— 6 —

The part that really felt like an alien abduction. After the sensors were on and I was plugged in, they had to make sure everything was working, so S was contacting me over an intercom and asking me to do things like looking left and right without moving my head, moving my feet a certain way, etc.

In the middle of the night, I got asked via intercom to roll back onto my back (I had rolled onto my side to get to sleep). Apparently, they needed me flat on my back with minimum pillows to get the best results. I complied and went back to sleep pretty fast. I even had some interesting dreams too!

— 7 —

Waking up. S let me sleep until 6:30 a.m. She gave me a hot washcloth to get the adhesive off my face (I’m still finding it in places), and offered some conditioner to dissolve the stuff on my head. I opted to just walk through the hospital looking like the bride of Frankenstein instead, and took a long hot shower when I got home. I managed to get the gunk out of my hair (using all the hot water in the house to do it), and I’m chilling in my jammies in bed (after getting Daniel off to school) pondering a nap. Minion is berserking around my room, and eating the plastic straps that were around my new bed slats (which suck just as much as the old ones and I am biting my thumb at IKEA). I’ll probably drag myself out to get coffee in a bit.

It was a surreal experience, but I slept better than usual… strange as it sounds.

For more Quick Takes, visit Kelly at This Ain’t The Lyceum.

The Simple Woman’s Daybook: January 1, 2019

For Today… January 1, 2019

Simple Woman's Daybook

Looking out my window… clear and chilly (at least to me) with temps in the 30’s F.

I am thinking… about this coming year.

I am thankful… for Daniel going back to school tomorrow. He’s been chomping at the bit for a few days.

One of my favorite things… ice chips.

I am wearing… long-sleeved blue-green shirt and capris. (I’m home doing a ton of laundry.)

I am creating… things for the parish Lenten devotional book.

I am watching… Daniel play Legos.

I am hoping… Washington beats Ohio State in the Rose Bowl. (The evil team is leading at the moment.)

I am learning… some interesting plays on Words with Friends.

In my kitchen… probably Hot Pockets tonight. Comfort food is bomb.

In the school room… Daniel starts back tomorrow.

Post Script… Svaha: dresses with pockets FTW!

Shared Quote… “Never once did Jesus scan the room for the best example of ?holy living and send that person out to tell others about him. He always sent stumblers and sinners. I find that comforting.” — Nadia Bolz-Weber, Accidental Saints

Closing Notes:

Word of the Year: “Faith”
Saint for the Year: St. Joseph of Cupertino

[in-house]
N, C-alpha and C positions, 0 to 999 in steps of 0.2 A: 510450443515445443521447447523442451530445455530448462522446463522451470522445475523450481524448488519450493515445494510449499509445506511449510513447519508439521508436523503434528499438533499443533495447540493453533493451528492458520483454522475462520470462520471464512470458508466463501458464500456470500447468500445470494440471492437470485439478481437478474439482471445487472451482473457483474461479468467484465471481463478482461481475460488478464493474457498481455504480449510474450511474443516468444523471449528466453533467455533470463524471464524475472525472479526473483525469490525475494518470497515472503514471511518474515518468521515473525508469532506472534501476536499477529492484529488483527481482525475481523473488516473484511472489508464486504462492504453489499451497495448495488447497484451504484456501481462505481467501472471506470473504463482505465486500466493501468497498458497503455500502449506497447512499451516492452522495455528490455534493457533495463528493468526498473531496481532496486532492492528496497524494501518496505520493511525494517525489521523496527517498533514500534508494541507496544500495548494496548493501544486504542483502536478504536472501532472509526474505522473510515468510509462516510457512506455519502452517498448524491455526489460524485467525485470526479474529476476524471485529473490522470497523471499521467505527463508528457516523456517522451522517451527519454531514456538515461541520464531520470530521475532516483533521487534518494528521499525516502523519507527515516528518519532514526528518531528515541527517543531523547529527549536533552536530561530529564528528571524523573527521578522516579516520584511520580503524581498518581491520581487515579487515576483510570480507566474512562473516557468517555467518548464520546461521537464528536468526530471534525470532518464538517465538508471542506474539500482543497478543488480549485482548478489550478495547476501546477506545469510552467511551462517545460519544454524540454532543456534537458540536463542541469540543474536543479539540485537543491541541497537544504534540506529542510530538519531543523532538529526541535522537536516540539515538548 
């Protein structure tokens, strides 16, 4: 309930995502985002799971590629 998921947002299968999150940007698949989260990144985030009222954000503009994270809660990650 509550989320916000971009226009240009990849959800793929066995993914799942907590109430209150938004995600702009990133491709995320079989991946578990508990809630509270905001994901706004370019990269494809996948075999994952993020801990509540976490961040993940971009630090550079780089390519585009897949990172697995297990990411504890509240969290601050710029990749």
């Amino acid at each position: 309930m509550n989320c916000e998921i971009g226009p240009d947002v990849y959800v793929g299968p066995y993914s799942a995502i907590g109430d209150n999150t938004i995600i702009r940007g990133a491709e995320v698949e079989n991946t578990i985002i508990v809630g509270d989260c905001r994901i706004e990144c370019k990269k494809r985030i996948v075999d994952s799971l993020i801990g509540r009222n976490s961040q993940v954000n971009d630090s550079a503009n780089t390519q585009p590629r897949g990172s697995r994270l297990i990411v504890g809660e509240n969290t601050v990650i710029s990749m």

Hosted by The Simple Woman.

7 Quick Takes: What’s Been Going On Edition

7 Quick Takes

— 1 —

December 18. Daniel had an appointment at the Center for Pediatric Dentistry in Seattle. Verdict: there will be a sedated exam where they can do x-rays, an exam, and a cleaning as well as fix anything that needs to be fixed. This is pretty much exactly what I expected. The dental resident we saw was incredibly good, and I think he’ll be an amazing pediatric dentist when he is done training.

— 2 —

December 19. We had a hearing loss clinic appointment at Seattle Children’s. Some idiot (me) forgot to give Daniel his Adderall before we left, and this made being stuck with him in an exam room for FOUR HOURS (!!!) really fun. We saw speech therapists, an otolaryngologist, an educational specialist, and a genetic counselor.

The genetic counselor was the only one telling us something we didn’t already know — she explained the genetic abnormality that causes his autism, ADHD, and learning disability… and it turns out that Seattle Children’s has a clinic for it. The providers there hadn’t ever seen Daniel’s genetic report before that day, so the genetic counselor was like a kid in a candy store because there were SOOOOOO many cool things in it, enough that she is still studying it and figuring things out. Woohoo.

Also… the genetic abnormality is inherited from a parent (70%) or present when the baby is forming (30%). In other words, all those who claim that vaccines cause autism can shut your pieholes because YOUR ARGUMENT IS INVALID.

— 3 —

December 22. My evil twin, The Girl (his wife), and my nephew Braden arrived. Braden is still cute and a total flirt. He also didn’t want to let his parents sleep and got mouthy (as only a 6 month old can) at midnight, letting them know about his displeasure.

— 4 —

December 23. The evil twin woke up with his eyes red and drippy. He hauled butt to Urgent Care while I was at church, and the nice PA diagnosed him with “ninja pink eye”. Thus began his regimen of having to put nasty ointment in his eyes, wash his hands every time he touched his face, and apply enough hand sanitizer that his hands started to look as bad as mine. Because I am a nice sister, I dug through my collection of hand gels and found the only one that wasn’t pink to give to him. (My favorite scent is Apple and the Walgreens version is either neon green or pink.)

— 5 —

December 24. My little cherub woke up with a rash spreading on his face that my mom thought might be impetigo. Because I am an obedient daughter (and because it was my mommy’s birthday), I tossed clothes on and headed to the closest Urgent Care with the shortest wait time. I was remarking to the triage nurse that Daniel hates being in small rooms (as to why he was flipping out), and she asked if we wanted to wait in the waiting area that has floor-to-ceiling windows and an open plan. (I almost kissed her feet.) The nice nurse practitioner in the elf onesie (no, I am not kidding) said it was *PROBABLY* not impetigo, but the treatment she wanted to do would take care of it if it was. We now have goop to put on his face three times a day until the 3rd. Fun.